Tuesday, August 18, 2015

John 12:1-11 comments: wiped his feet with her hair

1 ¶  Then Jesus six days before the passover came to Bethany, where Lazarus was which had been dead, whom he raised from the dead. 2  There they made him a supper; and Martha served: but Lazarus was one of them that sat at the table with him. 3  Then took Mary a pound of ointment of spikenard, very costly, and anointed the feet of Jesus, and wiped his feet with her hair: and the house was filled with the odour of the ointment. 4  Then saith one of his disciples, Judas Iscariot, Simon’s son, which should betray him, 5  Why was not this ointment sold for three hundred pence, and given to the poor? 6  This he said, not that he cared for the poor; but because he was a thief, and had the bag, and bare what was put therein. 7  Then said Jesus, Let her alone: against the day of my burying hath she kept this. 8  For the poor always ye have with you; but me ye have not always. 9  Much people of the Jews therefore knew that he was there: and they came not for Jesus’ sake only, but that they might see Lazarus also, whom he had raised from the dead. 10  But the chief priests consulted that they might put Lazarus also to death; 11  Because that by reason of him many of the Jews went away, and believed on Jesus.

At this supper to which Jesus was invited, Lazarus, whom He had raised from the dead, sat next to Him. Mary poured a pound of expensive ointment on Jesus’ feet and wiped them with her hair. This act of devotion, only possible when Christ was physically on the earth, was referred to in chapter 11, verse 2.

Judas Iscariot pointed out that this ointment cost 300 pence. In Biblical terms that would be equal almost to a year’s wages as a penny is the standard set for a day’s wages. See Matthew 20. Translated originally from the word, denarius, using penny and pence is more understandable to us for the smallest unit of money than it would leaving denarius in the text.

Judas was not expressing concern for the poor but was upset because he was stealing from the bag of money. Notice that Jesus and His disciples were not collecting money to build a church gym or take the group on a cruise of the Greek islands. The money was for the poor. Of course, Judas’ statement is also the same excuse every theological liberal makes when he wants to avoid preaching the undiluted gospel to the world, as well.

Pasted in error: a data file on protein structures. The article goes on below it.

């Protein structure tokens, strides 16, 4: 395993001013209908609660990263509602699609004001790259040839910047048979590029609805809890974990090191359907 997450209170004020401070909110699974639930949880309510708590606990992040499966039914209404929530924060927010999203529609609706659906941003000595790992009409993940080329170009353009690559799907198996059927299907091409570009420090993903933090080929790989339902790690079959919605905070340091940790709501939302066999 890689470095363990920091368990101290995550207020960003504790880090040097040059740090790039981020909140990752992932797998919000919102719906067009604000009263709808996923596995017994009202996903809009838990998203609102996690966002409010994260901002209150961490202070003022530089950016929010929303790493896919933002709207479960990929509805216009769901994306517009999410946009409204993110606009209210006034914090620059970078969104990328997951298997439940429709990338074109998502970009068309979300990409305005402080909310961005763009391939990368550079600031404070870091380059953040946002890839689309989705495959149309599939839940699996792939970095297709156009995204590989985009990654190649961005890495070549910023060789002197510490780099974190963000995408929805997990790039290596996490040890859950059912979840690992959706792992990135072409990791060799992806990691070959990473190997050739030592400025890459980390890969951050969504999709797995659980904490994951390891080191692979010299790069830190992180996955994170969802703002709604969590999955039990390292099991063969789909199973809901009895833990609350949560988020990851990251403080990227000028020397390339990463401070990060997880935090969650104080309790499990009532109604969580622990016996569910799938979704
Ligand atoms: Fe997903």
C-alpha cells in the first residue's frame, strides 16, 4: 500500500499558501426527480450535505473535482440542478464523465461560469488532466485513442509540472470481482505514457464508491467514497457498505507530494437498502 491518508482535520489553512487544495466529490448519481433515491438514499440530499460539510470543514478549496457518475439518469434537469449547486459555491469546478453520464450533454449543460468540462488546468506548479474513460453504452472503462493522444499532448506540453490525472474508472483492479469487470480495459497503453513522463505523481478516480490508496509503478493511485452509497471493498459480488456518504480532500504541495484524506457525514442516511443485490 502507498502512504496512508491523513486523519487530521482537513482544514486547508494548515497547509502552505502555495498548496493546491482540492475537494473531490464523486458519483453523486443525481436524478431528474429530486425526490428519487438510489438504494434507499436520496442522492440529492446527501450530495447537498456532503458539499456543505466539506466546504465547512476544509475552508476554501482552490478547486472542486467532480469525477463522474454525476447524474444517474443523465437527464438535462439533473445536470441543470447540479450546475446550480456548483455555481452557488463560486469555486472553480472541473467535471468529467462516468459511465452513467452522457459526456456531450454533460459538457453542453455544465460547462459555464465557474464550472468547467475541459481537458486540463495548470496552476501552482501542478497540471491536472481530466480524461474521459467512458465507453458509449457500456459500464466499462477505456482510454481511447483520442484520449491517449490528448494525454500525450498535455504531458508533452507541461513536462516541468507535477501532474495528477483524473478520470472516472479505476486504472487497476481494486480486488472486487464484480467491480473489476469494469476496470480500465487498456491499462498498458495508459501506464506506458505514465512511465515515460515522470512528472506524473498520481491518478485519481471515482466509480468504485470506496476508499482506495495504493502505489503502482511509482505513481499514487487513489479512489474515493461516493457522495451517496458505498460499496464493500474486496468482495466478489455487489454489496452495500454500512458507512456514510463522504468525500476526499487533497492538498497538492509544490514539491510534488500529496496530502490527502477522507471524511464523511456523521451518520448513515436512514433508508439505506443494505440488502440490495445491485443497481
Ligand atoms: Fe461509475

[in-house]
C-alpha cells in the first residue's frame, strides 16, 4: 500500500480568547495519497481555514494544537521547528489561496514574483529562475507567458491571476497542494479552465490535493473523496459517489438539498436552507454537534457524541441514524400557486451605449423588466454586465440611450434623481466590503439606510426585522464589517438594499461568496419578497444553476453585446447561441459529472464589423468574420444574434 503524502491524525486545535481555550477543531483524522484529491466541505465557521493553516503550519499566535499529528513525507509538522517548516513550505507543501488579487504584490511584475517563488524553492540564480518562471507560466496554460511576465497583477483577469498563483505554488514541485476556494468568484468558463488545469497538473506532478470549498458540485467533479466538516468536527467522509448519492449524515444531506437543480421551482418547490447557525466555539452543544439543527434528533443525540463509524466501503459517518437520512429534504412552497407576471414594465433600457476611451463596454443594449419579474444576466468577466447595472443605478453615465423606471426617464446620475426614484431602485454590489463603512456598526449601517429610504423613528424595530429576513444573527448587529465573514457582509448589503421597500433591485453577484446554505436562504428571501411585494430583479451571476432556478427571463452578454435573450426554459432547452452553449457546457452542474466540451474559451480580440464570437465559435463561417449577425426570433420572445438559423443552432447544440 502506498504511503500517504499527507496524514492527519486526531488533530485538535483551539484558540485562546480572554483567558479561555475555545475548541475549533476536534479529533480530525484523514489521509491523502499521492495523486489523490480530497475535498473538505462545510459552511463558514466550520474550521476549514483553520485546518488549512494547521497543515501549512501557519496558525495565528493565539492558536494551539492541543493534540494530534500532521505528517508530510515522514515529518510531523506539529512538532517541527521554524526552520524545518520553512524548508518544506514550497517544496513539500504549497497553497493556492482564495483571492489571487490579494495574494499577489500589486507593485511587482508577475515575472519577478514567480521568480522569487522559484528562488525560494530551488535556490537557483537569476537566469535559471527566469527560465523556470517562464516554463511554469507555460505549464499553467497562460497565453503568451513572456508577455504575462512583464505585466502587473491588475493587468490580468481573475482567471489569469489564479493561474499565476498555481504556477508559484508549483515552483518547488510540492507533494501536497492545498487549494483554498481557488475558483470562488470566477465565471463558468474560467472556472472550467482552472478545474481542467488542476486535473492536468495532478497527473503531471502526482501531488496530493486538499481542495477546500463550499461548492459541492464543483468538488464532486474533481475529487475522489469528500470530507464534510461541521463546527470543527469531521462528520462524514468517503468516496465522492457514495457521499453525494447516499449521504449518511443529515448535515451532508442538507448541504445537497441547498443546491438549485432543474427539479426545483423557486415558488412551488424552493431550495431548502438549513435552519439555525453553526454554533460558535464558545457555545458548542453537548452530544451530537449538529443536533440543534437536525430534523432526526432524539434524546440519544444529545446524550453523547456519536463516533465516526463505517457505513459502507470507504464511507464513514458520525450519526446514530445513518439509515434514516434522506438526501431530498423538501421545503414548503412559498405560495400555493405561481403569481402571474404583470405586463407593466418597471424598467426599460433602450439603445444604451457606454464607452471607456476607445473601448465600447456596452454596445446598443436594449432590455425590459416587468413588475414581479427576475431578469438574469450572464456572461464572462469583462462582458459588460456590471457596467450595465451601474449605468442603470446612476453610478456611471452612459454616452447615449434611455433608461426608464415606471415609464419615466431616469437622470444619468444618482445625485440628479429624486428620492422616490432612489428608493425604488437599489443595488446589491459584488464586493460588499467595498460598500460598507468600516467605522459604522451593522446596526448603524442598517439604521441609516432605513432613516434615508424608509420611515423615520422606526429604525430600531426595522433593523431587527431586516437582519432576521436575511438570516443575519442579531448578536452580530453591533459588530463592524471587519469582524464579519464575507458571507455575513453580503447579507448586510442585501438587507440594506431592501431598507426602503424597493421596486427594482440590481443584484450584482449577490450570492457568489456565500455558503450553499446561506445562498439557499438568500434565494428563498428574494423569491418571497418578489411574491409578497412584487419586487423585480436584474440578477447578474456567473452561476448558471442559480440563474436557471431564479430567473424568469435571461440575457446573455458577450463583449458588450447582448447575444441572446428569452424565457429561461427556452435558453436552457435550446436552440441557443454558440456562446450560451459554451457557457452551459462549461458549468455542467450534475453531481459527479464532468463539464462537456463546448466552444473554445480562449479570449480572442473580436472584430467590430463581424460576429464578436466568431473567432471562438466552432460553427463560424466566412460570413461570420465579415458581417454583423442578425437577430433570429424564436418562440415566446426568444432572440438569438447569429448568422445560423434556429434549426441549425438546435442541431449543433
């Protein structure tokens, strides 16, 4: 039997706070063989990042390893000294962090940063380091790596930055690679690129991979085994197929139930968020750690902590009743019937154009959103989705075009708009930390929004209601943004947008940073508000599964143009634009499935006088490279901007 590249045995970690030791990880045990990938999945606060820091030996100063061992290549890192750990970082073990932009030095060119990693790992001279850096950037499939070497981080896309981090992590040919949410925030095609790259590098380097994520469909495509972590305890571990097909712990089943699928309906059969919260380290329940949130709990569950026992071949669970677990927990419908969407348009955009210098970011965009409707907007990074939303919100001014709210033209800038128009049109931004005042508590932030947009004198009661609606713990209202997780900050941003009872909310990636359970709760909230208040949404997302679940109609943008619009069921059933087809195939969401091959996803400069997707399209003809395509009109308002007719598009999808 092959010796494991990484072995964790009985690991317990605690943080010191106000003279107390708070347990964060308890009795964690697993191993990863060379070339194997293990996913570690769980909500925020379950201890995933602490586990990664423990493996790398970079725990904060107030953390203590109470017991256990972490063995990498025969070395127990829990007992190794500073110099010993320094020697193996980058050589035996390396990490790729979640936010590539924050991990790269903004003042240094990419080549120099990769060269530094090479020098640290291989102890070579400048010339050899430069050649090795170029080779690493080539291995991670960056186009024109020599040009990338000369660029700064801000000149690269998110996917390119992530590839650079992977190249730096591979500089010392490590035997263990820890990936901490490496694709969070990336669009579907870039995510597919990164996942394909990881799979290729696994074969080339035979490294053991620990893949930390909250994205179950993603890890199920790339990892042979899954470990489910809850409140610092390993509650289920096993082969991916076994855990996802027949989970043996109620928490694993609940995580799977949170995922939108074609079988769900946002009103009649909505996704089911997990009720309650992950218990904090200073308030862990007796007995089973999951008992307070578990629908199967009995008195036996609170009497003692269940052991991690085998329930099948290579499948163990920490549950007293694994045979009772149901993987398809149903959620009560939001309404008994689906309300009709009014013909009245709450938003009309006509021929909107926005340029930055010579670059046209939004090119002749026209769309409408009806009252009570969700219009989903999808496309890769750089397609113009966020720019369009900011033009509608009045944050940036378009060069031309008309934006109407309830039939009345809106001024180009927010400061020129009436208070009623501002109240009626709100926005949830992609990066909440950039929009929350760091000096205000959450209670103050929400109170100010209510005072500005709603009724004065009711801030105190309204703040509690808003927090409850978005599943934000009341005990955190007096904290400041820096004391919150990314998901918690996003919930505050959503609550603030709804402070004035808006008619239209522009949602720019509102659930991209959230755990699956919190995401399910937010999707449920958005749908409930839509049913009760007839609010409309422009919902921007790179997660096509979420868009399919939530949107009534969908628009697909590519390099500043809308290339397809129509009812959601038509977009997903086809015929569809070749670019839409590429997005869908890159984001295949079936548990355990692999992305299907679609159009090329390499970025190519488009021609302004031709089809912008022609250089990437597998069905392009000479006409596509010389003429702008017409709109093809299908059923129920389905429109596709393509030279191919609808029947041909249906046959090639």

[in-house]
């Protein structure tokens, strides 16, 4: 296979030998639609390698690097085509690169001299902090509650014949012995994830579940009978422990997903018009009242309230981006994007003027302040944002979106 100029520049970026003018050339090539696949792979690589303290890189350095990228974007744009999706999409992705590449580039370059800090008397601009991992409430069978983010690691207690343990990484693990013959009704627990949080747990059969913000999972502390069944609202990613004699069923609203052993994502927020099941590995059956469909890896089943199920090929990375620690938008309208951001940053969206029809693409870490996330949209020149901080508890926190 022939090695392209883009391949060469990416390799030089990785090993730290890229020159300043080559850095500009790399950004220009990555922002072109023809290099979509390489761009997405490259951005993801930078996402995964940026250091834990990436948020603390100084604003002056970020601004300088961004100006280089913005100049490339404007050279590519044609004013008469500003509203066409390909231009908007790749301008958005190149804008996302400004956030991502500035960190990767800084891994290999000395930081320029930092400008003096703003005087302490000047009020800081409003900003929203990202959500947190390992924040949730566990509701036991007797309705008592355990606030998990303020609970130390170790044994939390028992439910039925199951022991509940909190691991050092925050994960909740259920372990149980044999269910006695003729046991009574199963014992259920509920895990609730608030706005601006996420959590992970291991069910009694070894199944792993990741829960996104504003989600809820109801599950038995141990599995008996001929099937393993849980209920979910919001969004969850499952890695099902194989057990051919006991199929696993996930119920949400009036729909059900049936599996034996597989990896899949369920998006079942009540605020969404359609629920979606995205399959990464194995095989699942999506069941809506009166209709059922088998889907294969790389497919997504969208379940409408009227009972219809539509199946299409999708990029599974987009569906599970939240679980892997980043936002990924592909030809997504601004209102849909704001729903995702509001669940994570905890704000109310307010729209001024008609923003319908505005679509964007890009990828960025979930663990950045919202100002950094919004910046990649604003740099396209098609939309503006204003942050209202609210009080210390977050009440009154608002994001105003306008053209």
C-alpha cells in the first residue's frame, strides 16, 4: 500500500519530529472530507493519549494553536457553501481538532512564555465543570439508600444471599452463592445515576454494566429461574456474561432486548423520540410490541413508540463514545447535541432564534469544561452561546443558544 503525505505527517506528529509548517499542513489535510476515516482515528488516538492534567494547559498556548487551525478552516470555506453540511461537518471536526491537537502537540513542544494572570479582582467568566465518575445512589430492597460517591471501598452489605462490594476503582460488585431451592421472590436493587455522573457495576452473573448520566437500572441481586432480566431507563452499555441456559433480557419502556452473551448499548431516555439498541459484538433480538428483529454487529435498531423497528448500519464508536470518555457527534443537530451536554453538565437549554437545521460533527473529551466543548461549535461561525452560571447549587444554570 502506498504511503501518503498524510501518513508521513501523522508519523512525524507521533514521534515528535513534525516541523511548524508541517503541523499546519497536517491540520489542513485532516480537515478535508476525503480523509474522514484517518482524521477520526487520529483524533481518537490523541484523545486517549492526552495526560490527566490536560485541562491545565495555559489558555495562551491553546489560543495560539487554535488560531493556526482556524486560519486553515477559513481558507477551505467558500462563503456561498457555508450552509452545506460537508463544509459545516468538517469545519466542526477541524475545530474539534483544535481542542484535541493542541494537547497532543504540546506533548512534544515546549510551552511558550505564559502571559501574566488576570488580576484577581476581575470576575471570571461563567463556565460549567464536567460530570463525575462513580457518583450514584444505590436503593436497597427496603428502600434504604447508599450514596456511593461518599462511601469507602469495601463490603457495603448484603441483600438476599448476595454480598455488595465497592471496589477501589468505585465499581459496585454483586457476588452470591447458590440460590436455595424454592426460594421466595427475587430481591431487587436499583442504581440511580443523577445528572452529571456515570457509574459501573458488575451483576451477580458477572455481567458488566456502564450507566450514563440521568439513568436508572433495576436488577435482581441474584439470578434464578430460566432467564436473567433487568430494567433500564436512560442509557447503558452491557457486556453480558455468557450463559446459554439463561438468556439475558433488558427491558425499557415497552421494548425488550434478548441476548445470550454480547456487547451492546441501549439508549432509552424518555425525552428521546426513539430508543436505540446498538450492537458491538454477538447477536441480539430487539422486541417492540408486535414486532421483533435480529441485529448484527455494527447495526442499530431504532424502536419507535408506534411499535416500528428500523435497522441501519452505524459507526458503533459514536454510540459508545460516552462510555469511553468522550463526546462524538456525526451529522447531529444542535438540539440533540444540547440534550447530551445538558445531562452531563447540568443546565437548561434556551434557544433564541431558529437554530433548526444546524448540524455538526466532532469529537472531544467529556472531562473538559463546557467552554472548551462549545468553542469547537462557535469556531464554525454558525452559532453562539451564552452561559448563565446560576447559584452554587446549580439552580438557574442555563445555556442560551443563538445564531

Jesus makes a point that should be well-noted by interpreters of the Bible, by pastors and teachers. Verses 7 and 8 reveal to us that there were certain conditions that were only met by Jesus Christ actually being on the earth physically walking about. For instance, it was only possible to commit the unpardonable sin by attributing Jesus Christ’s work to an unclean spirit thus blaspheming the Holy Ghost, the third part of the three parts of God, while Jesus walked on the earth.

Mark 3:28  Verily I say unto you, All sins shall be forgiven unto the sons of men, and blasphemies wherewith soever they shall blaspheme: 29  But he that shall blaspheme against the Holy Ghost hath never forgiveness, but is in danger of eternal damnation: 30  Because they said, He hath an unclean spirit.

Jesus’ statement here in “The Gospel According to John” does not give Christians a pass when it comes to caring for the poor in the church so they can buy gospel tracts. If that were so there would be a contradiction with other verses in the New Testament about helping those in the church who were suffering. So, in the little time that God walked the earth His friends and disciples did well by acts of devotion to His person. In a brief time He would be physically gone from them. But, the risen Christ, through His words and the words of His ministers would never accept neglect of the poor in the church. As one example read Ephesians 4:28, Paul’s admonition to Gentile Christians.

Ephesians 4:28  Let him that stole steal no more: but rather let him labour, working with his hands the thing which is good, that he may have to give to him that needeth.

Many of the Jews believed on Jesus because of Lazarus and they were fascinated to see the man who had been plucked out of the arms of death. Because of this the chief priests wanted to murder Lazarus because of the threat Lazarus’ new life represented much as a person in many a church today becoming born again is a threat to that church organization. Their sole concern was not truth but how Jesus’ very existence might threaten their power over the people. Like Judas they were really concerned about someone interfering with their scam, their con job. How evil the religious elite were. They were not to be trusted then and are not to be trusted now.



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